Review - Trees #1

"They stand on the surface of the Earth like trees exerting their silent pressure on the world as if there were no-one here."

Landscaping is a job on its own. Maintaining a lawn, weeding a garden, trimming back tree all requires hard work and some knowledge as to the best approach. Sometimes though, there are stubborn aspects of it that doesn't seem to budge no matter how hard you try. And in the case of Trees #1 from Image Comics, humanity quickly learns that some structures feature an amplified stubbornness that trees gain from their hearty roots. The issue is written by Warren Ellis, illustrated by Jason Howard and lettered by Fonografiks.

It's been ten years since they landed all over the world and did nothing. The structures stand on the surface of the Earth like trees, acting like alien sentinels and generally disrupting life on the planet as its inhabitants previously knew it. They're arrival served as proof that there is intelligent life in the universe, but that they did not recognize us as intelligent or alive.

Trees #1 is a rather odd book; one that seems to reflect the influence of numerous other disaster scenario works. Ellis does a good job introducing the structures (trees as they're called) as these seemingly innocuous organisms that really just sit there. The expected defenses of Earth failed to have any effect, prompting what remained of civilization to rebuild cities around their presence. While the title would have one get caught up in the trees' arrival, Ellis really makes the book about so much more. He rather intelligently spins a tale of humanity adapting to their new situation, re-calibrating civilization in a way that accommodates the objects that can't really be moved. The lives of humanity are irrevocably shaped by the arrival of stoic monoliths that can't be attacked or reasoned with, forcing new civilizations to arise in their shadows.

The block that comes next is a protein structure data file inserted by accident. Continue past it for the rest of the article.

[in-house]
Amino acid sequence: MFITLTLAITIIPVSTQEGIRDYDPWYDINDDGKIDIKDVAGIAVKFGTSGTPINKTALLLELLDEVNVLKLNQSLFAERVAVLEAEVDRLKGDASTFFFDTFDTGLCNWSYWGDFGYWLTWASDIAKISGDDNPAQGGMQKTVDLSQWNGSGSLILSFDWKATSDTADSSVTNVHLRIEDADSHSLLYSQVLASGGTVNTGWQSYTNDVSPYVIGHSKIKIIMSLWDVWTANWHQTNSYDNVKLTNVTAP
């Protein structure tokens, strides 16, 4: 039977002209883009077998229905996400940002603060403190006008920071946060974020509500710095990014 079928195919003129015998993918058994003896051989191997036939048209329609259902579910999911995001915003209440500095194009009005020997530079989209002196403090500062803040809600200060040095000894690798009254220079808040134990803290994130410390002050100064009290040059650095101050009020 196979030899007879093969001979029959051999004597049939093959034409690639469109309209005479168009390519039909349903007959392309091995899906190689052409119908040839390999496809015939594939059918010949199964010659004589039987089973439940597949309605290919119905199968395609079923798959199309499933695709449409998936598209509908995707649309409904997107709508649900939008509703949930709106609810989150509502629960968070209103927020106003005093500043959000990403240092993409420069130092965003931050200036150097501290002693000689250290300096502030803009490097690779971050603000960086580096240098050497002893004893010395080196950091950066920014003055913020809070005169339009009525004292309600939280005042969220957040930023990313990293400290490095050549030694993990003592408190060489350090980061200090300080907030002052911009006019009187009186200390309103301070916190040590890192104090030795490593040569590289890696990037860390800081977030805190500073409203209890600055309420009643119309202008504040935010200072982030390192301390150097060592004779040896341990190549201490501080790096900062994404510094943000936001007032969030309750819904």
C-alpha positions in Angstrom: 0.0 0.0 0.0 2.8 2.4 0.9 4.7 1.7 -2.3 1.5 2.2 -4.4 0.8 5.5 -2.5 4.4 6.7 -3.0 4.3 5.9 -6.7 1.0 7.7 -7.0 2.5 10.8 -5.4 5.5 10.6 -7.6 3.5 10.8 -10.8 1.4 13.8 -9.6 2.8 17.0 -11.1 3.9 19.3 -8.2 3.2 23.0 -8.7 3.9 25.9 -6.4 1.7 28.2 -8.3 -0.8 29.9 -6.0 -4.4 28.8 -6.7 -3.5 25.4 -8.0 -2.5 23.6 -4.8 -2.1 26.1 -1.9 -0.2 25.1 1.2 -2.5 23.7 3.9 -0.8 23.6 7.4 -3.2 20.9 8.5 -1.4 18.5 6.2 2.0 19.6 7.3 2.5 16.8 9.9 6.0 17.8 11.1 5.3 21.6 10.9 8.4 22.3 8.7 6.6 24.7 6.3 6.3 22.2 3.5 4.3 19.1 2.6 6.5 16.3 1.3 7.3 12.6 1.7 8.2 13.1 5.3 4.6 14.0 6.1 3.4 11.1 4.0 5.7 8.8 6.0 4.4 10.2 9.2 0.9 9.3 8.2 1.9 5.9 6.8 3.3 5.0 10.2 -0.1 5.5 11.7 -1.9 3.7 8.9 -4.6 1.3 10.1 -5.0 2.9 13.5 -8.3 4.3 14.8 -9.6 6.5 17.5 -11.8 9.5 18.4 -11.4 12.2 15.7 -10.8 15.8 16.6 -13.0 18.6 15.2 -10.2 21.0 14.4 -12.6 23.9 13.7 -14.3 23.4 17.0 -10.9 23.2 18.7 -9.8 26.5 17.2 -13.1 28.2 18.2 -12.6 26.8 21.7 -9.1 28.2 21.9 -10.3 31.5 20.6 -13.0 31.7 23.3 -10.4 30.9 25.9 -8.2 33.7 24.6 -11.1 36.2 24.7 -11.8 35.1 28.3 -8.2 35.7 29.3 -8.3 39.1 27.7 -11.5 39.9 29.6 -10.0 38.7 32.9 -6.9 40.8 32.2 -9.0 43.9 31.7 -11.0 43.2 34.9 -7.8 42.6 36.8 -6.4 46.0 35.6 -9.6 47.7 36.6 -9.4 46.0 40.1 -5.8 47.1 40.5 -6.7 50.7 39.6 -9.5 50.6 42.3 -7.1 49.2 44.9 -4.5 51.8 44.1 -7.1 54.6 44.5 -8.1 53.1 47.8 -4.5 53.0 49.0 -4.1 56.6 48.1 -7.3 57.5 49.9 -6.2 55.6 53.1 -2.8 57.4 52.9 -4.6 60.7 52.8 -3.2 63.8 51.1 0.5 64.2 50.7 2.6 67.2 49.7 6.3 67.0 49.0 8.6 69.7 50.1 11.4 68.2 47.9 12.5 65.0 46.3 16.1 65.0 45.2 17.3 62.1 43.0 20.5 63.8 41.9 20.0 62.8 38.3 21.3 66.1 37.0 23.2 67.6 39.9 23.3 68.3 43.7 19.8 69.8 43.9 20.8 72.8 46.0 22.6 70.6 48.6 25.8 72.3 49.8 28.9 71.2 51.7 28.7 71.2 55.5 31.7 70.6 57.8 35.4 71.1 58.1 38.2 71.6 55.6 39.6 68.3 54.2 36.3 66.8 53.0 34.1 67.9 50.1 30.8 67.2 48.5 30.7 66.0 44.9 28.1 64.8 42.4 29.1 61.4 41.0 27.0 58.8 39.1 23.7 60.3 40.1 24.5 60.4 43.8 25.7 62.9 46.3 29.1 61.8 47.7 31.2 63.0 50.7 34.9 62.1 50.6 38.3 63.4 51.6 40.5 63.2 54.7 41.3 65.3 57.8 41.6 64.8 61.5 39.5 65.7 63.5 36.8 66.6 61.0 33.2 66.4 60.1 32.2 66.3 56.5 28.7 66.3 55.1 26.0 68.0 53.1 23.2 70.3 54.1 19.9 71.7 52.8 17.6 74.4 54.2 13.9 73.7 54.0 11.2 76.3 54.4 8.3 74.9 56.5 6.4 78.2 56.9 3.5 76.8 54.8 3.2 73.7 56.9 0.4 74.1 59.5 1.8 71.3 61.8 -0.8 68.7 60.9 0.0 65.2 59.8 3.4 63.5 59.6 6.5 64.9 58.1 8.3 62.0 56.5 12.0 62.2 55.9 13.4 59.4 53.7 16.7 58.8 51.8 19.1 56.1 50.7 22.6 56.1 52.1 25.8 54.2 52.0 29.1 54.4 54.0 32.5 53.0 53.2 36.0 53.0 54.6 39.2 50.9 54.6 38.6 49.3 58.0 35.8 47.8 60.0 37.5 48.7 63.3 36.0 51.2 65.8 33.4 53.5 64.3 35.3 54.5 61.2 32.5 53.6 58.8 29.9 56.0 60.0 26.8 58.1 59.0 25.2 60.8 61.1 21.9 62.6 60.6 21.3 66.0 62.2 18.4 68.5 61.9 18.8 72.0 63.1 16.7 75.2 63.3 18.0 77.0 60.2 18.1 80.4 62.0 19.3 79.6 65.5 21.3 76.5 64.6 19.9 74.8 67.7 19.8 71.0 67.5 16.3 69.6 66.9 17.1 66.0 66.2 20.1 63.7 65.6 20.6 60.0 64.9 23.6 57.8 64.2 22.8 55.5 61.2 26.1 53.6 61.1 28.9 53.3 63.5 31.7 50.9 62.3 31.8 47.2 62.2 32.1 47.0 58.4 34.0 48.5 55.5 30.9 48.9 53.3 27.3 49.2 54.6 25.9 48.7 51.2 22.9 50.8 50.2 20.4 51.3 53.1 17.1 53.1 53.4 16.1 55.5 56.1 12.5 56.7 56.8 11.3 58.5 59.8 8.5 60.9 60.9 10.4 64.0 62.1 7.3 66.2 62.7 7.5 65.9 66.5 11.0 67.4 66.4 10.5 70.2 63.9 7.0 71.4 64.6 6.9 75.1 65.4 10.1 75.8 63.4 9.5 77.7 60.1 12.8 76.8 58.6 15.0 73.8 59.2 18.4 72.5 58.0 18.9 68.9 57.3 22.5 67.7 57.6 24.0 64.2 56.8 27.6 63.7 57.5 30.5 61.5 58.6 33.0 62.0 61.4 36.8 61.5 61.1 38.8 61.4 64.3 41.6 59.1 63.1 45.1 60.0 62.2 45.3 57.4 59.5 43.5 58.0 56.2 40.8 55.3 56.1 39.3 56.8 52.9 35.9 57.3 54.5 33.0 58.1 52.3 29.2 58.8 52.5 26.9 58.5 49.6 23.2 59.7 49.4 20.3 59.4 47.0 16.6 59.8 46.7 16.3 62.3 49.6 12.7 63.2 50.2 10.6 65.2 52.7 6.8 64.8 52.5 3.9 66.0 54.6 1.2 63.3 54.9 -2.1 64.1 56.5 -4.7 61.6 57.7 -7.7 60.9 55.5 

Considering the main "character" in Trees #1 are essentially large, inanimate objects, the fact that the surrounding world is depicted so vibrantly is a testament to Howard's talents. The world after their arrival still feels lived in and civilized to an extent, but Howard emphasizes the isolation caused by the trees through gutters devoid of color. There are some pages where the stark white is a little overwhelming, yet it does underscore the concept that much of the world has retreated into itself as a result of the invasion. There are four defined locales in the first issue and Howard ensures that each is distinguished from the others through something an introduction panel, showing the reader where the story is traveling next.

Comics are certainly no stranger to alien invasions, threats to the survival of humanity or doomsday scenarios. What makes Trees #1 stand out though is its insistence to be more about the human reaction to the event, as opposed to the event itself. One of best things about The Walking Dead is that the title more likely applies to the survivors as opposed to the walkers themselves, which makes for very compelling reading and is something Trees #1 shares to some extent. Ellis's tale is more about how the world reacts to a force that can't really be reckoned with than about the force itself. The disparate themes of solidarity and every man for himself/isolation are illustrated brilliantly by Howard, who offers up a style that fits the book's themes very well. Trees #1 is a thought-provoking book that definitely asks a lot of questions with little in the way of answers, but it's expected those answers will be provided in due time.

Trees #1 is available now with interiors below.